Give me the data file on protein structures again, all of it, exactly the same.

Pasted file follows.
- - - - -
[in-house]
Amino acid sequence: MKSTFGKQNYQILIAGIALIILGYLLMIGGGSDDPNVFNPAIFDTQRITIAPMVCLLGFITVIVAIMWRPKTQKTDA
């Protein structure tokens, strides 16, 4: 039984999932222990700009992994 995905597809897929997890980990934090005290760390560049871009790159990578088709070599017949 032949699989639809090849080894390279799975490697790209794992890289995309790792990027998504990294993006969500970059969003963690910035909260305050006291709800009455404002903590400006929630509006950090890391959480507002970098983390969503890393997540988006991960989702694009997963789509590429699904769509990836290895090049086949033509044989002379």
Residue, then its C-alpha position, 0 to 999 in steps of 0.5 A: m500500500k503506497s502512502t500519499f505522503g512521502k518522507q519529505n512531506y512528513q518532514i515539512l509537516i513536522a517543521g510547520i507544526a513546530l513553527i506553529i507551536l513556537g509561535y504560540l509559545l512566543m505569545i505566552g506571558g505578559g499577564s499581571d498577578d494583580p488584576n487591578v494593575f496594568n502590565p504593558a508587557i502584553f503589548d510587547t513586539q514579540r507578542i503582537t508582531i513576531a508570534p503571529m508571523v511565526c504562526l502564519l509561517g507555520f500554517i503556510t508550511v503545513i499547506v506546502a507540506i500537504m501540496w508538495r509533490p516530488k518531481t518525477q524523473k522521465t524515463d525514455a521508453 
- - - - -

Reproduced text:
[in-house]
Amino acid sequence: MKSTFGKQNYQILIAGIALIILGYLLMIGGGSDDPNVFNPAIFDTQRITIAPMVCLLGFITVIVAIMWRPKTQKTDA
């Protein structure tokens, strides 16, 4: 039984999932222990700009992994 995905597809897929997890980990934090005290760390560049871009790159990578088709070599017949 032949699989639809090849080894390279799975490697790209794992890289995309790792990027998504990294993006969500970059969003963690910035909260305050006291709800009455404002903590400006929630509006950090890391959480507002970098983390969503890393997540988006991960989702694009997963789509590429699904769509990836290895090049086949033509044989002379």
Residue, then its C-alpha position, 0 to 999 in steps of 0.5 A: m500500500k503506497s502512502t500519499f505522503g512521502k518522507q519529505n512531506y512528513q518532514i515539512l509537516i513536522a517543521g510547520i507544526a513546530l513553527i506553529i507551536l513556537g509561535y504560540l509559545l512566543m505569545i505566552g506571558g505578559g499577564s499581571d498577578d494583580p488584576n487591578v494593575f496594568n502590565p504593558a508587557i502584553f503589548d510587547t513586539q514579540r507578542i503582537t508582531i513576531a508570534p503571529m508571523v511565526c504562526l502564519l509561517g507555520f500554517i503556510t508550511v503545513i499547506v506546502a507540506i500537504m501540496w508538495r509533490p516530488k518531481t518525477q524523473k522521465t524515463d525514455a521508453 